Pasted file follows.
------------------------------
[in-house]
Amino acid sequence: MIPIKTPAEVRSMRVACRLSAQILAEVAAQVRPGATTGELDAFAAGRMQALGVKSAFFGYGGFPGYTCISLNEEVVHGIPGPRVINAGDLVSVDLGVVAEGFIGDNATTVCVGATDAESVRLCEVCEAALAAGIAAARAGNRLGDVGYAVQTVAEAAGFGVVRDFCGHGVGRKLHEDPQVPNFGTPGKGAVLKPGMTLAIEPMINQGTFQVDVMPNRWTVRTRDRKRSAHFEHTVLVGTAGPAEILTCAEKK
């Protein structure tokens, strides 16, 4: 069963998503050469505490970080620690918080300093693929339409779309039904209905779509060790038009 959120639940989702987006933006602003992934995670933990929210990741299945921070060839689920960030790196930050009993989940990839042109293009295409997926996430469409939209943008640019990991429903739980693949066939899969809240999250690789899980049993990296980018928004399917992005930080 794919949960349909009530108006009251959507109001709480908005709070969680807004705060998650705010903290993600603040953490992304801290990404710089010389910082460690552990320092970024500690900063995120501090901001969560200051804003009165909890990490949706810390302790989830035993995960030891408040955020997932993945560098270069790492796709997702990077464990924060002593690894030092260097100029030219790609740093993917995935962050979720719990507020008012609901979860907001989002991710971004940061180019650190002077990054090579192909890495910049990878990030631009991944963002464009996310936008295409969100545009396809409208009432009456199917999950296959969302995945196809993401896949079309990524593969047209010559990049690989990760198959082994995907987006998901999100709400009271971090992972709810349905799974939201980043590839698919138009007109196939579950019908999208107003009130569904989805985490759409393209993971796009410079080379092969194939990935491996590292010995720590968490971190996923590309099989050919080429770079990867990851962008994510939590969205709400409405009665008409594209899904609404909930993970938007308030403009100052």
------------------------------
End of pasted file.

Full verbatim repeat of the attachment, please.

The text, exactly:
[in-house]
Amino acid sequence: MIPIKTPAEVRSMRVACRLSAQILAEVAAQVRPGATTGELDAFAAGRMQALGVKSAFFGYGGFPGYTCISLNEEVVHGIPGPRVINAGDLVSVDLGVVAEGFIGDNATTVCVGATDAESVRLCEVCEAALAAGIAAARAGNRLGDVGYAVQTVAEAAGFGVVRDFCGHGVGRKLHEDPQVPNFGTPGKGAVLKPGMTLAIEPMINQGTFQVDVMPNRWTVRTRDRKRSAHFEHTVLVGTAGPAEILTCAEKK
């Protein structure tokens, strides 16, 4: 069963998503050469505490970080620690918080300093693929339409779309039904209905779509060790038009 959120639940989702987006933006602003992934995670933990929210990741299945921070060839689920960030790196930050009993989940990839042109293009295409997926996430469409939209943008640019990991429903739980693949066939899969809240999250690789899980049993990296980018928004399917992005930080 794919949960349909009530108006009251959507109001709480908005709070969680807004705060998650705010903290993600603040953490992304801290990404710089010389910082460690552990320092970024500690900063995120501090901001969560200051804003009165909890990490949706810390302790989830035993995960030891408040955020997932993945560098270069790492796709997702990077464990924060002593690894030092260097100029030219790609740093993917995935962050979720719990507020008012609901979860907001989002991710971004940061180019650190002077990054090579192909890495910049990878990030631009991944963002464009996310936008295409969100545009396809409208009432009456199917999950296959969302995945196809993401896949079309990524593969047209010559990049690989990760198959082994995907987006998901999100709400009271971090992972709810349905799974939201980043590839698919138009007109196939579950019908999208107003009130569904989805985490759409393209993971796009410079080379092969194939990935491996590292010995720590968490971190996923590309099989050919080429770079990867990851962008994510939590969205709400409405009665008409594209899904609404909930993970938007308030403009100052």